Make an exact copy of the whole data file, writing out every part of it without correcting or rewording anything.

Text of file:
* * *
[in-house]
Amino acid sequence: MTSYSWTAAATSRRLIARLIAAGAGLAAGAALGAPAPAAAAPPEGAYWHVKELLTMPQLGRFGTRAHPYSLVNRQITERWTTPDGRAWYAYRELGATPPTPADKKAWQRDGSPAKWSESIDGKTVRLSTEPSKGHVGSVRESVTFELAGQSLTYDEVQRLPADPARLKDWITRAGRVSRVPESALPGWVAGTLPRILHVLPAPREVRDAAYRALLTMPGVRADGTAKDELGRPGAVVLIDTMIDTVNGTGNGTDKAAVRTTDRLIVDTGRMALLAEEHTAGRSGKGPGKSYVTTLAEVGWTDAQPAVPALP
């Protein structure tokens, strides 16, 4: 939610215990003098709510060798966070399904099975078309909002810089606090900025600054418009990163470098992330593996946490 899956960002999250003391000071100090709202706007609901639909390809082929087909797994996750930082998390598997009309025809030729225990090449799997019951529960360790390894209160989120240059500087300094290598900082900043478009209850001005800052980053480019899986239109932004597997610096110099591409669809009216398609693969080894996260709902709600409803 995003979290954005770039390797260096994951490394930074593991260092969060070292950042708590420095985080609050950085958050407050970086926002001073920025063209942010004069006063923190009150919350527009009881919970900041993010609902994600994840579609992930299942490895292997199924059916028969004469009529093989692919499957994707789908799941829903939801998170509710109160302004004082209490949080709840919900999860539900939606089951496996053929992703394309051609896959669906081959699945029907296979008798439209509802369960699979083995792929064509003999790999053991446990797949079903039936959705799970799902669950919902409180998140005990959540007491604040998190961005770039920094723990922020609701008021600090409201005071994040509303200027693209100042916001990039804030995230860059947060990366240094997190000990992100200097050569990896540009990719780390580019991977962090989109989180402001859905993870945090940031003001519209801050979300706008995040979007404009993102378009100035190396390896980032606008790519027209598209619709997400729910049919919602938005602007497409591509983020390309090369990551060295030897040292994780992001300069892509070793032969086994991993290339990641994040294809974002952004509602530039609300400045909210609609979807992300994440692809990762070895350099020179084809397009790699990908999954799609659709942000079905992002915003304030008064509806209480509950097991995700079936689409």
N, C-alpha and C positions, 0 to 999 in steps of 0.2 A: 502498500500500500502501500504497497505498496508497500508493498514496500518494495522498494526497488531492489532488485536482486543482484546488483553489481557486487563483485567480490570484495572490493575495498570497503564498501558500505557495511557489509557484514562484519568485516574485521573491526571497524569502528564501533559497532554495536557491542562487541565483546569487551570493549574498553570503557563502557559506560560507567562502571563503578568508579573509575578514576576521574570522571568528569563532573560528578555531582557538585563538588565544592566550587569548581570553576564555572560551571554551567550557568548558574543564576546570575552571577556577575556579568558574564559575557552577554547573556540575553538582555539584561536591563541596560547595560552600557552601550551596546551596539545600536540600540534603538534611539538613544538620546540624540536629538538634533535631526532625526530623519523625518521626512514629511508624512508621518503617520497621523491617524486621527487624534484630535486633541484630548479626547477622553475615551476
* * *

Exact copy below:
[in-house]
Amino acid sequence: MTSYSWTAAATSRRLIARLIAAGAGLAAGAALGAPAPAAAAPPEGAYWHVKELLTMPQLGRFGTRAHPYSLVNRQITERWTTPDGRAWYAYRELGATPPTPADKKAWQRDGSPAKWSESIDGKTVRLSTEPSKGHVGSVRESVTFELAGQSLTYDEVQRLPADPARLKDWITRAGRVSRVPESALPGWVAGTLPRILHVLPAPREVRDAAYRALLTMPGVRADGTAKDELGRPGAVVLIDTMIDTVNGTGNGTDKAAVRTTDRLIVDTGRMALLAEEHTAGRSGKGPGKSYVTTLAEVGWTDAQPAVPALP
């Protein structure tokens, strides 16, 4: 939610215990003098709510060798966070399904099975078309909002810089606090900025600054418009990163470098992330593996946490 899956960002999250003391000071100090709202706007609901639909390809082929087909797994996750930082998390598997009309025809030729225990090449799997019951529960360790390894209160989120240059500087300094290598900082900043478009209850001005800052980053480019899986239109932004597997610096110099591409669809009216398609693969080894996260709902709600409803 995003979290954005770039390797260096994951490394930074593991260092969060070292950042708590420095985080609050950085958050407050970086926002001073920025063209942010004069006063923190009150919350527009009881919970900041993010609902994600994840579609992930299942490895292997199924059916028969004469009529093989692919499957994707789908799941829903939801998170509710109160302004004082209490949080709840919900999860539900939606089951496996053929992703394309051609896959669906081959699945029907296979008798439209509802369960699979083995792929064509003999790999053991446990797949079903039936959705799970799902669950919902409180998140005990959540007491604040998190961005770039920094723990922020609701008021600090409201005071994040509303200027693209100042916001990039804030995230860059947060990366240094997190000990992100200097050569990896540009990719780390580019991977962090989109989180402001859905993870945090940031003001519209801050979300706008995040979007404009993102378009100035190396390896980032606008790519027209598209619709997400729910049919919602938005602007497409591509983020390309090369990551060295030897040292994780992001300069892509070793032969086994991993290339990641994040294809974002952004509602530039609300400045909210609609979807992300994440692809990762070895350099020179084809397009790699990908999954799609659709942000079905992002915003304030008064509806209480509950097991995700079936689409």
N, C-alpha and C positions, 0 to 999 in steps of 0.2 A: 502498500500500500502501500504497497505498496508497500508493498514496500518494495522498494526497488531492489532488485536482486543482484546488483553489481557486487563483485567480490570484495572490493575495498570497503564498501558500505557495511557489509557484514562484519568485516574485521573491526571497524569502528564501533559497532554495536557491542562487541565483546569487551570493549574498553570503557563502557559506560560507567562502571563503578568508579573509575578514576576521574570522571568528569563532573560528578555531582557538585563538588565544592566550587569548581570553576564555572560551571554551567550557568548558574543564576546570575552571577556577575556579568558574564559575557552577554547573556540575553538582555539584561536591563541596560547595560552600557552601550551596546551596539545600536540600540534603538534611539538613544538620546540624540536629538538634533535631526532625526530623519523625518521626512514629511508624512508621518503617520497621523491617524486621527487624534484630535486633541484630548479626547477622553475615551476